What is so Cyberpunk about Hong Kong? — A view from Ghost in the Shell

A mixture of a high density of neon signs, billboards and skyscrapers peppered with a touch of umbral, a classic Hong Kong street view setting that we might be bored to see, was a perfect sample for cyberpunk films to illustrate. The “New Port City” in the Ghost in the Shell (1995) was inspired by Hong Kong. The adaptation from Hollywood in 2017 also chose Hong Kong for real location shooting, referring to the Kowloon Walled City that was demolished in 1993, constructed a retrofuturistic tone for an imaginative future look of 2029. A vast array of films on Cyberpunk, including Blade Runner (1982) and The Matrix (1999), had chosen Hong Kong to fulfill the imagination of a high technology 21st century.

What is Cyberpunk?

Cyberpunk is a combined word from Cybernetics and Punk. Cybernetics was originally interpreted as the theory of the interaction between animals and machine, then adapted to generally apply for cyborg and robot-related objects. Punk conveys an anti-establishment concept, often related to a rebellious music genre, punk rock. The first appearance of Cyberpunk was in 1983 in the title of Bruce Bethke’s short story. And the ideology behind it, dystopia, shortly spread out through the novel Neuromancer (1984) and became the main genre for science fiction. The Cyberpunk cinematographic films were influenced by a stylish Hollywood crime-drama genre that was active between the 1940s and 1950s, film noir. The similar pessimistic features, dark and distinctive fatalism was meant to ring a bell to the potential danger and crime that high technology would bring in.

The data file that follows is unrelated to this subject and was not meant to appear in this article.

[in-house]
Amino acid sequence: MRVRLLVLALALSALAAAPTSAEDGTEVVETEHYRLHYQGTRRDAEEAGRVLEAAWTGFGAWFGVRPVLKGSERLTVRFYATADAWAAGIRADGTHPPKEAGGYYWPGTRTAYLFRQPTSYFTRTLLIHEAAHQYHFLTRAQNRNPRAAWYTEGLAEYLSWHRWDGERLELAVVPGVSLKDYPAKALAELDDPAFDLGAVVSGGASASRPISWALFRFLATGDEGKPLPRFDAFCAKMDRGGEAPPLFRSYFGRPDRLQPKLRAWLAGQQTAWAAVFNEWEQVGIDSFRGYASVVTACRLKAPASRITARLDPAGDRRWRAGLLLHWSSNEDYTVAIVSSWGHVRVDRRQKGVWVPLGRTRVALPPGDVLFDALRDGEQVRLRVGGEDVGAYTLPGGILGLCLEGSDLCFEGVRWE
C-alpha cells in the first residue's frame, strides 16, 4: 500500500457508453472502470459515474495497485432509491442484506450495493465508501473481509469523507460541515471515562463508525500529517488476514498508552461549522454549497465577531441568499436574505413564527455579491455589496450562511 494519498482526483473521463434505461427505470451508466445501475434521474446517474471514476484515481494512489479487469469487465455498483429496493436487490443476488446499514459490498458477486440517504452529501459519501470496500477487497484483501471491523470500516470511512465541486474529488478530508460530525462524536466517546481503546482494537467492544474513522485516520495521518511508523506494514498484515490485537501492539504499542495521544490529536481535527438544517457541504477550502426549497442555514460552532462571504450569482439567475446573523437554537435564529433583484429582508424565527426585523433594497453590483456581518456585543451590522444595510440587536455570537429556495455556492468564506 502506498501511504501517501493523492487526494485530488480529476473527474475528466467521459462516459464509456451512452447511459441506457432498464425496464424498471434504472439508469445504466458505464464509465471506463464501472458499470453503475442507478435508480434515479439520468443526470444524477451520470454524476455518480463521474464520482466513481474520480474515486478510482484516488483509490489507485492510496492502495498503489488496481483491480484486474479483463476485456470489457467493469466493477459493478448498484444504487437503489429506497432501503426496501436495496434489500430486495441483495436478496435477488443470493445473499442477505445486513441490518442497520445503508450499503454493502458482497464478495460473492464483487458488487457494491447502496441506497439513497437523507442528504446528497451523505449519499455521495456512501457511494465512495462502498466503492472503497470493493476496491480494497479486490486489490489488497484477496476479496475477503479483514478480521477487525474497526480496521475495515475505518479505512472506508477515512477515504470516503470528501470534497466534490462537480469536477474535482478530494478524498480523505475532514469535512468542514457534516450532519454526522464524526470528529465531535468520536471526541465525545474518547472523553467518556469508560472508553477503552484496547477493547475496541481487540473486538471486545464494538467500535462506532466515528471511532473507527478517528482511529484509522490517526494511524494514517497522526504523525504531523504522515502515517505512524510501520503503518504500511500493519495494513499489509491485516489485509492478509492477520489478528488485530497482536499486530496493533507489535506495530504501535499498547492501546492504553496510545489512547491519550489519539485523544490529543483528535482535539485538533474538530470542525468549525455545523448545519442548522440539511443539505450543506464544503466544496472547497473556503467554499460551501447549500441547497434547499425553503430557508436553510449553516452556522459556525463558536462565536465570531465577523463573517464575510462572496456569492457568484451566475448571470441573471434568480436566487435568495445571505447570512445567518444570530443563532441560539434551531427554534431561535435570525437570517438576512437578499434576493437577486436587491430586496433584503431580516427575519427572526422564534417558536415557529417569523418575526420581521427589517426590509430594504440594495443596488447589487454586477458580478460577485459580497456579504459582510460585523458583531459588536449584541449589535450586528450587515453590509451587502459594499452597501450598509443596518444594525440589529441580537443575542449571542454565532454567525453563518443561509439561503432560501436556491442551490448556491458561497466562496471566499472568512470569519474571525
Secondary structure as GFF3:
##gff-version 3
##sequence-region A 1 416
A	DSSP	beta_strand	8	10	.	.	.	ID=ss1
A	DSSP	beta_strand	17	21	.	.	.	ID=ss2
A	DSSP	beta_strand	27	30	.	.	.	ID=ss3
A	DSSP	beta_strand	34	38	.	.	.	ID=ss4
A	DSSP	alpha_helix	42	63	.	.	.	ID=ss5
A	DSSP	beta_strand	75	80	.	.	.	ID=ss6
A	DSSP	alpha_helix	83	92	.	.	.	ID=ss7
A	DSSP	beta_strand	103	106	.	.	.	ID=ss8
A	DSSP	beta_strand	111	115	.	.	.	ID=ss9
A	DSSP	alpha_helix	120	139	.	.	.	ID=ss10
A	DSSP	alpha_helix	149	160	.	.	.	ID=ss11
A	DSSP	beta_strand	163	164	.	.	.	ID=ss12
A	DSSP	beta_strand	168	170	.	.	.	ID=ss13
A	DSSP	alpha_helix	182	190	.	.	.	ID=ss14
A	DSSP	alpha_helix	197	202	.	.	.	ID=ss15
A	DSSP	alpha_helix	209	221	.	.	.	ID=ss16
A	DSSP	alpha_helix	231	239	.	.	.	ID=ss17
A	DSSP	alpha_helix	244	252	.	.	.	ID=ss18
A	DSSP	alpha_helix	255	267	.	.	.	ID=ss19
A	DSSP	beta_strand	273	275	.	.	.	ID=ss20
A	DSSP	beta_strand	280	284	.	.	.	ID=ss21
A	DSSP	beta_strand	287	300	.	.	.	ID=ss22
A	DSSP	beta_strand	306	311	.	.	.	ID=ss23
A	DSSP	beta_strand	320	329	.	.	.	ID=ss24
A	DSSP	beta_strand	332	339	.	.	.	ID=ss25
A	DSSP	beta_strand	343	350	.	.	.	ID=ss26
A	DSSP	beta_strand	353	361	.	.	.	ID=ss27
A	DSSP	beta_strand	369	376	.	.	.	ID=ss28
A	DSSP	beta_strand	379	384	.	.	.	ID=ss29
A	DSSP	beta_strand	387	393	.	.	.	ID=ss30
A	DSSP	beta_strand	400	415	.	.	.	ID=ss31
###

Why Hong Kong?

Then, why is Hong Kong a perfect hotbed for Cyberpunk films? There are two main reasons:

1. Cyberpunk aesthetic street view

According to the words from the art design of Ghost in the Shell, Atsushi Takeuchi, the street view in Hong Kong was overwhelmed by information, signboards and neon lights, revealing a stressful living condition of people. The conflict represented by the visual contrast between old streets and skyscrapers well reflects the contradiction of urban modernization. On the upper side, the view of Central, Victoria Harbour with CGI (Computer-Generated Imagery) effect depicted in the Hollywood adaptation of Ghost in 2017 amazes both locals and the outsiders with strange familiarity as well as a distant image of a futuristic city. On the lower side, the Kowloon Walled City and Yau Ma Tai residents were struggling on the edge of survival. Such combination ideally fits the future landscape of cyberpunk, where cyborgs, robots, and humans live together.

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(Photo by Paramount Pictures)

2. Cyberpunk concept and cultural melting pot

The special geography and history of Hong Kong provide an array of possibilities for cultural development. In the setting of Cyberpunk, high technology is inclusive, where the tradition and futurism peacefully fuse enabling various cultures a degree of freedom in the city. We could get a glimpse of the reality of Hong Kong in the Wong Kar Wai’s film Chungking Express (1994) when the different cultures have their own rules in Chungking mansion with a lack of unified ownership. The disorganized, ungoverned nature of past Hong Kong offers something akin to an imaginary Cyberpunk city.

Other cities like Tokyo and Shanghai might be able to pose challenges to Hong Kong in the future, but Hong Kong is still a top city when it comes to a cinematic exotic taste. The Dark Knight (2008), Pacific Rim (2013) and Transformers: Age of Extinction(2014) also centered their movie scenes in Hong Kong.